Jerome is 35-years-old. He has a successful career, and for many years he’s thought of himself as an adult. Last year, he began to notice that he feels sexually attracted to men. That made sense to him; he had dated women off and on, but none of them was very important to him.
What he doesn’t understand are his mood swings. One minute he feels on top of the world, ecstatic, couldn’t be happier. The next minute he’s miserable, depressed, lonely, doesn’t know what to do with himself. Jerome’s sexual feelings are also bewildering. Sex has never been very important to him; now he can’t stop thinking about it.
Charlene is also confused. She’s known for over ten years that she’s a lesbian, and she’s still with her first woman lover. They have a small circle of friends, all women who are in long-term relationships, but they haven’t had very much contact with the lesbian and until recently. Charlene began doing volunteer work at the local gay and community center, where she’s met a variety of other lesbians and , both partnered and single. She finds some of the women very sexually attractive, something that has never happened to her before. She’s also having mood swings. She’s afraid to tell her lover how she’s feeling, but there is already tension between them because Charlene’s partner can tell something is wrong.
Both Jerome and Charlene are experiencing delayed adolescence. Teenagers typically have mood swings and intense sexual feelings, to no one’s surprise. When adults start feeling and acting like teenagers, everyone is caught off guard. The adult-going-on-adolescence phenomenon is common in the gay and community. Here’s why.
Many lesbians and gays do not recognize their feelings for members of the same gender when they are teenagers. Instead, they start coming out at 25 or 35 or 45 or 55, or older. When they were teenagers, the men dated women and the women dated men, if they dated at all. Often they did not experience intense and/or mood swings when they were in their teens. Some of them married and had children. Then one day, much to their surprise, they begin to find members of the same gender attractive. Eventually, they realize they want their primary relationships to be gay or lesbian.
Delayed adolescence is a mixed blessing. These feelings can be hard to manage when you’re an adult. You have a responsible job and an established circle of friends; you’re expected to deal maturely with your emotions and relationships. But there’s part of you that wants to have a mad, passionate fling, or mope about for days on end. And no one around you understands what’s going on. That’s the bad news. The good news, for many and women, is that the world suddenly makes sense. Or at the very least, sex makes sense. Love finally makes sense. Delayed adolescence can be a joyous time, a time when you finally come to know who you really are.
Here are some suggestions for managing delayed adolescence while enjoying it:
- Remember that you won’t feel like this forever and it won’t kill you; adolescence is not a terminal condition.
- Try to find ways to deal with your feelings that won’t jeopardize the adult life you’ve created. For instance, even though you feel wonderful about being gay or , be cautious about coming out at work, to friends, or to relatives until you’ve taken a realistic look at all the possible responses, positive and negative.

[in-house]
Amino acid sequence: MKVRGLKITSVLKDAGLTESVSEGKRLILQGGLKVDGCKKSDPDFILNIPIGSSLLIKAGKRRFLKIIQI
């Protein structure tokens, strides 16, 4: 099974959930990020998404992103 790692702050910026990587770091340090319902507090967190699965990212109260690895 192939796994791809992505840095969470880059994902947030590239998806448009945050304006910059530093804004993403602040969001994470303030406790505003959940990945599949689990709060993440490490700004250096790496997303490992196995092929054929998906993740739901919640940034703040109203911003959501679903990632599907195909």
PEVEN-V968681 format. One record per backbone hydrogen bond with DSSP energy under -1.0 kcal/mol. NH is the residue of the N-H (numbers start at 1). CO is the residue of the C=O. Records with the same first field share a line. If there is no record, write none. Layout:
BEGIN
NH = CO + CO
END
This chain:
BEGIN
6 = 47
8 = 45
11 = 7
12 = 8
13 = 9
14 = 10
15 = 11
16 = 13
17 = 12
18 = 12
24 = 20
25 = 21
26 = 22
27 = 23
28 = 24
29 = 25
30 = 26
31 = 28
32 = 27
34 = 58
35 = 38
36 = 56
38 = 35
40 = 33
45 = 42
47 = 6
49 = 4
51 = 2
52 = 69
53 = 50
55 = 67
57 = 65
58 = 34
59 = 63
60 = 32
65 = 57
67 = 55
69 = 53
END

- Find ways to express your intense sexual feelings that will not cost more than you’re willing to pay. If you’re in a relationship, understand clearly the damage an affair could cause.
- Whenever you get sexually involved with a new partner, practice safer sex.
- Remember compatibility is not a sufficient basis for a relationship. If you don’t have shared values, common interests and the ability to communicate, go ahead and have a good time in bed, but don’t start planning the wedding.
- If you have a fling with someone who has never had a same-gender lover before, understand that he or she might not be on the way out of the closet.
- Have fun!
Jerome has been learning about delayed adolescence and finds that it helps to have an explanation for how he feels. He’s finding ways to manage his moods and feelings. He keeps a journal and also gives himself permission to ual fantasies. Charlene has started talking with her partner about her confused new feelings, which has helped. But they still are having a hard time and are looking for a couples counselor to help them through it.
As long as we live in a homophobic world, delayed adolescence will be a reality for many of us. It’s not always fun, but it is manageable, and it is an important part of our growth and development. And parts of it are delightful!
Note: The people described here are fictitious and any resemblance to any person, living or dead, is coincidental.
About the Author:
Gail S. Bernstein, Ph.D. is an author and psychologist. She has a psychotherapy practice in Denver, Colorado. Dr. Bernstein speaks and writes about gay, lesbian and bisexual people for both general and professional audiences, and is the author of the audiotape, NOT HETEROSEXUAL: An Educational Program About Gay, Lesbian and Bisexual People.
Revised 4/22/2009 by Marlene M. Maheu, Ph.D.